“Todos los estadounidenses merecen la dignidad y el respeto de tener altas expectativas, y como funcionarios públicos debemos ofrecer programas que despierten la esperanza y le digan a cada beneficiario que creemos en su potencial”, dijo Verma.

Los estados y el gobierno federal se dividen los costos del programa Medicaid, que suman $575 mil millones, para cubrir a 74 millones de personas. Los estados pueden establecer beneficios y reglas de elegibilidad dentro de amplias pautas federales.

Desde la década de 1990, el gobierno federal ha permitido cada vez más a los estados que renuncien temporalmente a las reglas que rigen el Medicaid para que puedan experimentar cómo administran el programa. Los estados han usado esas opciones para esfuerzos tales como agregar primas mensuales o personalizar su expansión del Medicaid según la Ley de Cuidado de Salud Asequible (ACA) de 2010.

Dos requisitos a largo plazo de estas exenciones son que no aumenten los costos federales y que se mejore la cobertura de salud de los más pobres.

Los CMS dijeron el martes que ampliar el acceso ya no es un objetivo clave de las exenciones federales del Medicaid. Esta declaración representa un cambio filosófico en el programa que abriría la puerta para aprobar requisitos de trabajo que, reconocen los mismos estados, reduciría el número de personas inscriptas.

“Esto me indica que la agencia se está preparando para negar un objetivo central de la ley federal y, en cambio, tratar de lograr exactamente lo que la ley no permite, es decir, una reducción en el nivel de asistencia disponible para los estadounidenses más pobres y médicamente más vulnerables”, opinó Sara Rosenbaum, profesora de derecho y políticas de salud en la Universidad George Washington, en Washington, DC

Ya se esperaba este anuncio de Verma. Antes de ser nombrada como titular de los CMS, fue consultora de atención médica y ayudó a los programas del Medicaid de Indiana y Kentucky a redactar sus solicitudes de exención, incluidos los requisitos de trabajo. Para evitar un conflicto, los CMS aclararon que Verma no participará en las decisiones sobre esos dos estados.

La decisión de apoyar los requisitos laborales probablemente terminará en una batalla judicial, dijo Jane Perkins, directora legal del Programa Nacional de Ley de Salud, un grupo de defensa. Perkins dijo que los CMS tienen poder para permitir que los estados experimenten con el programa del Medicaid, pero no restringiendo la elegibilidad.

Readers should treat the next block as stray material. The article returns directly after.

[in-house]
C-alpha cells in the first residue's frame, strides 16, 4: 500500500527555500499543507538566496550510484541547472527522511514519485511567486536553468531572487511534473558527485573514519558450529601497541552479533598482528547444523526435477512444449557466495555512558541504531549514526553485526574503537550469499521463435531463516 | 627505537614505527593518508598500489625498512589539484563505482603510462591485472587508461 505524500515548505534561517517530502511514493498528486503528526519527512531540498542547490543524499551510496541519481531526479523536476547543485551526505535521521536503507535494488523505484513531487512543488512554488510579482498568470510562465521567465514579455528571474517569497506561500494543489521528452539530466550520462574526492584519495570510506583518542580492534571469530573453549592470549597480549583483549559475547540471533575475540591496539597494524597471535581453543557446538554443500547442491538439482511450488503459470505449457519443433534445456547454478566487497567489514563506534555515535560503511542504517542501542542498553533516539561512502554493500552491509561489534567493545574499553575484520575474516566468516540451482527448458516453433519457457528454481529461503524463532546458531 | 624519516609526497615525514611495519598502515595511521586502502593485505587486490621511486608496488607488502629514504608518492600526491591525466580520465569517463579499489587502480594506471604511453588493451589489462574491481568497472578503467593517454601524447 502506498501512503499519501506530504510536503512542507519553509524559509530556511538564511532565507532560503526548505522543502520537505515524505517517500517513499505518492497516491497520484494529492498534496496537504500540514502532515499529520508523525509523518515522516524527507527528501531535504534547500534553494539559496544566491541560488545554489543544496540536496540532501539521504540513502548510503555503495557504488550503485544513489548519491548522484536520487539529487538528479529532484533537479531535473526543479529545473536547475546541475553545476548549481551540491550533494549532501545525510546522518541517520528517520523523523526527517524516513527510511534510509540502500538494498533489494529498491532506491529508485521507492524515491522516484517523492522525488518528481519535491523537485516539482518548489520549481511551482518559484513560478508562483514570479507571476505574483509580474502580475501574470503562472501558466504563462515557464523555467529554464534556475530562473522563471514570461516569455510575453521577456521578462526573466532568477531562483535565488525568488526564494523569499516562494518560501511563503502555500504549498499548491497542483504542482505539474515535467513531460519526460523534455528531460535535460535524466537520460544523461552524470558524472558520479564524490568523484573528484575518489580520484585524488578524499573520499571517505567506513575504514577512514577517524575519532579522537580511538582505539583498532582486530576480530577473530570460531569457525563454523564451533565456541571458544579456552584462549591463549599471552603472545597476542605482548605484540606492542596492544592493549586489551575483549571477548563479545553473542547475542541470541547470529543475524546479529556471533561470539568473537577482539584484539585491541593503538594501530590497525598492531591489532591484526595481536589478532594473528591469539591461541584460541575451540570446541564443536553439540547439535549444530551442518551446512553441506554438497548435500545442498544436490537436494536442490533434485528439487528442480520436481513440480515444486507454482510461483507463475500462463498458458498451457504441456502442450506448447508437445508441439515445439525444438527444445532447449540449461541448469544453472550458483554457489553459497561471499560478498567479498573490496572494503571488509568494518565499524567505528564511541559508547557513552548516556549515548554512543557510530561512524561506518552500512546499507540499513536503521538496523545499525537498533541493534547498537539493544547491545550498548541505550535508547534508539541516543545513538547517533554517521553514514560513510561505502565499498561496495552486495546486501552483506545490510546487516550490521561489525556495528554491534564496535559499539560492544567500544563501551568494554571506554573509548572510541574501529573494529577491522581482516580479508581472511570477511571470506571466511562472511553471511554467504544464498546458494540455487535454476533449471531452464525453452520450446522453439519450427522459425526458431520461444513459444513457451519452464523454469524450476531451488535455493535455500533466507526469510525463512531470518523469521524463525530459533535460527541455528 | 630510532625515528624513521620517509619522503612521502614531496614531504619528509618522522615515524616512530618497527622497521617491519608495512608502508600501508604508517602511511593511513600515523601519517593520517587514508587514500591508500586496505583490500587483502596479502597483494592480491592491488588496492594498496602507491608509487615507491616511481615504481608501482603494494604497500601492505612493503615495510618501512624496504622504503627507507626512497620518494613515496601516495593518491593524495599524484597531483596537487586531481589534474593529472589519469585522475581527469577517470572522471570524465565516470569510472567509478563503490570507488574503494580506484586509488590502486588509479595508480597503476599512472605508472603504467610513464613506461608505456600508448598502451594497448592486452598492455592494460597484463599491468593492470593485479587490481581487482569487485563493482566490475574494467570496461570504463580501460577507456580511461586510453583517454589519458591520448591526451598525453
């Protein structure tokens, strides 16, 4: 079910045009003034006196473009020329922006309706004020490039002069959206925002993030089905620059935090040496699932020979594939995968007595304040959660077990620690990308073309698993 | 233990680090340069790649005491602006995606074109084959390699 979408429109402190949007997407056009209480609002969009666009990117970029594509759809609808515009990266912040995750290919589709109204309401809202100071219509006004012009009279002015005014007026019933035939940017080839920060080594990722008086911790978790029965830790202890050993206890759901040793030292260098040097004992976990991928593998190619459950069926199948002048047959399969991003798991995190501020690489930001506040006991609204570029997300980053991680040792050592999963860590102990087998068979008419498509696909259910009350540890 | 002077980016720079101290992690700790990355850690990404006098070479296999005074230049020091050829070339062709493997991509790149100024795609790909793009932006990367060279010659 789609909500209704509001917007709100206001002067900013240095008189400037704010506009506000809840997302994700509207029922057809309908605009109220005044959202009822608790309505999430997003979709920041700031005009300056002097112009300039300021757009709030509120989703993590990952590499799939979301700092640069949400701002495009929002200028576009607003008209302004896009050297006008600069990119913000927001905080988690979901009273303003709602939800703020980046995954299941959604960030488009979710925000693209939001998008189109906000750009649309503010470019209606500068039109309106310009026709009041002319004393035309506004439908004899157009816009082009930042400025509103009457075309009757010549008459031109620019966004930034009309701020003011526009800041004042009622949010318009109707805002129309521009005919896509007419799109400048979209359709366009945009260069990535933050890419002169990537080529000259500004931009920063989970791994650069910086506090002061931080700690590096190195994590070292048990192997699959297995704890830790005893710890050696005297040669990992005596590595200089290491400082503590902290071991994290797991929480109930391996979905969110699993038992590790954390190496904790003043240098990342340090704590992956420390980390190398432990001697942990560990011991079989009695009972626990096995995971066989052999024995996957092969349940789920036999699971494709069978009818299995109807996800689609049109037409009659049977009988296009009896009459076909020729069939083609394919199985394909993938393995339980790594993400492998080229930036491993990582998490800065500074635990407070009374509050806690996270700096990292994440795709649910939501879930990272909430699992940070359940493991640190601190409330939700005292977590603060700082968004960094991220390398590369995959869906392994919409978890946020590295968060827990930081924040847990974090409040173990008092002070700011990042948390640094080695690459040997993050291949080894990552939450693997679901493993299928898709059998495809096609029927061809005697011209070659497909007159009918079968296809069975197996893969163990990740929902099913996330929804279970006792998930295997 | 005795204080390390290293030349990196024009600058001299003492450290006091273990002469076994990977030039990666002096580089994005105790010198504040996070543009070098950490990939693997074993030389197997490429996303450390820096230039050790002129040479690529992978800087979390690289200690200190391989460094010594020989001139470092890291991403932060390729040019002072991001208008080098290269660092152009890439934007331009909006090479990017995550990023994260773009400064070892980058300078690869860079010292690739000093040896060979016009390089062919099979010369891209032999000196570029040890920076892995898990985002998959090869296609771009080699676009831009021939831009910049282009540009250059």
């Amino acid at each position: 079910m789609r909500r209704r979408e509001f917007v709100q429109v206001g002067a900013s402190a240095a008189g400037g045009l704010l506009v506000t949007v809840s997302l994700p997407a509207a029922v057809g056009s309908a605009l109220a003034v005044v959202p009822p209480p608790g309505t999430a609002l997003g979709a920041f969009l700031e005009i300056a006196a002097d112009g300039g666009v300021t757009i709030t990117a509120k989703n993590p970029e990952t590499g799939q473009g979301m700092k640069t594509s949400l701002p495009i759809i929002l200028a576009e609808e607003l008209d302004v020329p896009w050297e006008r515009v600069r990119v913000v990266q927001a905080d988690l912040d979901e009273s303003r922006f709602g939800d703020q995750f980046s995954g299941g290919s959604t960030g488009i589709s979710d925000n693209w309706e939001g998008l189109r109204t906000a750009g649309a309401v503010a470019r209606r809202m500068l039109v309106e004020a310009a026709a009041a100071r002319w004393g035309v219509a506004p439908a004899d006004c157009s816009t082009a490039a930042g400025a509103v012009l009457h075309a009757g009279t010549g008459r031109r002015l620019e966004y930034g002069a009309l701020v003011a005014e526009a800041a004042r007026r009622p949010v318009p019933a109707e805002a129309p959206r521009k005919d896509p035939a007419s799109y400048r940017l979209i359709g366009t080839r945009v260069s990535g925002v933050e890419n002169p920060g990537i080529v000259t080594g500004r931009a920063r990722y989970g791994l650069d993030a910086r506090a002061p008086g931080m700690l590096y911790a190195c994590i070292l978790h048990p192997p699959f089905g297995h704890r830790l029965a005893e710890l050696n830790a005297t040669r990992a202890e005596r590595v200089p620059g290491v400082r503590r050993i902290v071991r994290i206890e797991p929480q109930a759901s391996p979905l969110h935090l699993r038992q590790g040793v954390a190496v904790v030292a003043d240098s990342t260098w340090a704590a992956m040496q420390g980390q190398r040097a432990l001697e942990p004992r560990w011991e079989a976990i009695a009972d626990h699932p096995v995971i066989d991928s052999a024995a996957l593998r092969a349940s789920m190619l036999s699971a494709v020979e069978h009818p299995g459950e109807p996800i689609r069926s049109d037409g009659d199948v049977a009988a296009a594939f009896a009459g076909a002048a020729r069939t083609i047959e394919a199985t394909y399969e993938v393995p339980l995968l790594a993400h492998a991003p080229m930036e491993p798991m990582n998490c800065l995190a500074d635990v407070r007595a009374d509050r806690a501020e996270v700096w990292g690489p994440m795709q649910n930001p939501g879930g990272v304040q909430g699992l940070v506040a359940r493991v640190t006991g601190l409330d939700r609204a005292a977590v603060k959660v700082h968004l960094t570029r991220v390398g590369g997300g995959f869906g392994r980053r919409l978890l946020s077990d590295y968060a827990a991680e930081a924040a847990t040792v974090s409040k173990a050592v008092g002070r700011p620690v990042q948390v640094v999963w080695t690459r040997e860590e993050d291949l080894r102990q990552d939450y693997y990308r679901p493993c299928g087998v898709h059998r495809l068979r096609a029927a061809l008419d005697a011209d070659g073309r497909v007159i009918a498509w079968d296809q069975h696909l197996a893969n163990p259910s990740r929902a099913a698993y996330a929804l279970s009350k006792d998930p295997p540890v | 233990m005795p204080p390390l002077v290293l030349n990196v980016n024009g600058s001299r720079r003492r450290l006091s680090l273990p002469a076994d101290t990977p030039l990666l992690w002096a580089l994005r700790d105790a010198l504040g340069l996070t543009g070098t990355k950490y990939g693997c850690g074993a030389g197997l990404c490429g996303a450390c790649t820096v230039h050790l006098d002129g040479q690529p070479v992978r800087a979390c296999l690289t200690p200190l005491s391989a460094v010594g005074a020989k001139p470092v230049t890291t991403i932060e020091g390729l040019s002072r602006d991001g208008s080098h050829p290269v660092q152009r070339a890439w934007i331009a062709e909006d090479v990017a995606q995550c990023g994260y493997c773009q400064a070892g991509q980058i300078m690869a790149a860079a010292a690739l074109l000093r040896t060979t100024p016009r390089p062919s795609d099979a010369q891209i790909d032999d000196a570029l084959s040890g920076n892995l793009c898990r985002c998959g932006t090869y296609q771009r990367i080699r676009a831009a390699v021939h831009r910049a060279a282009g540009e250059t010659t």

“Esto es realmente un cambio, con los CMS diciéndoles a los estados: ‘vengan a decirnos lo que quieren hacer y si quieren recortar el programa, les daremos el visto bueno'”, dijo Perkins. “Eso es inconsistente con la intención del Congreso sobre las exenciones del Medicaid”.

El video de Verma dirigido a la Asociación Nacional de Directores del Medicaid marca una de sus pocas apariciones públicas desde que asumió el cargo. A pesar de supervisar tanto al Medicaid como al Medicare, programas que impactan a más de 120 millones de estadounidenses, ha concedido pocas entrevistas o discursos públicos.

Los gobernadores republicanos defienden los requisitos de trabajo, diciendo que tal mandato proporcionará “dignidad” a los afiliados y los estimulará a no contar con el programa de derechos del gobierno.

“Este programa ofrece oportunidades para que las personas tomen el control de sus vidas”, dijo el gobernador de Kentucky el republicano Matt Bevin, al revisar su propuesta de requisitos de trabajo en julio.

Quienes se oponen a los requisitos de trabajo afirman que muchos inscriptos en el Medicaid ya trabajan y que un mandato es contraproducente. Negar a las personas el acceso a la atención médica podría evitar que se mantengan saludables y que puedan conseguir empleo, argumentan.

El discurso de Verma ocurrió después que los CMS anunciaran el lunes que agilizarían el proceso, a menudo arduo, para obtener exenciones al Medicaid. Ofreció acelerar algunas solicitudes y dijo que permitiría a los estados obtener exenciones de hasta 10 años, cinco años más de lo que actualmente se permite.

Verma también dijo que el gobierno federal dará a conocer información que muestran los resultados del Medicaid, pero no dio detalles sobre qué medidas se evaluarían.

La mayoría de los inscritos en el Medicaid se encuentran en planes privados de atención administrada, que son evaluados cada año por los estados, analizando todo: desde las tasas de vacunación para niños hasta las tasas de detección del cáncer para adultos.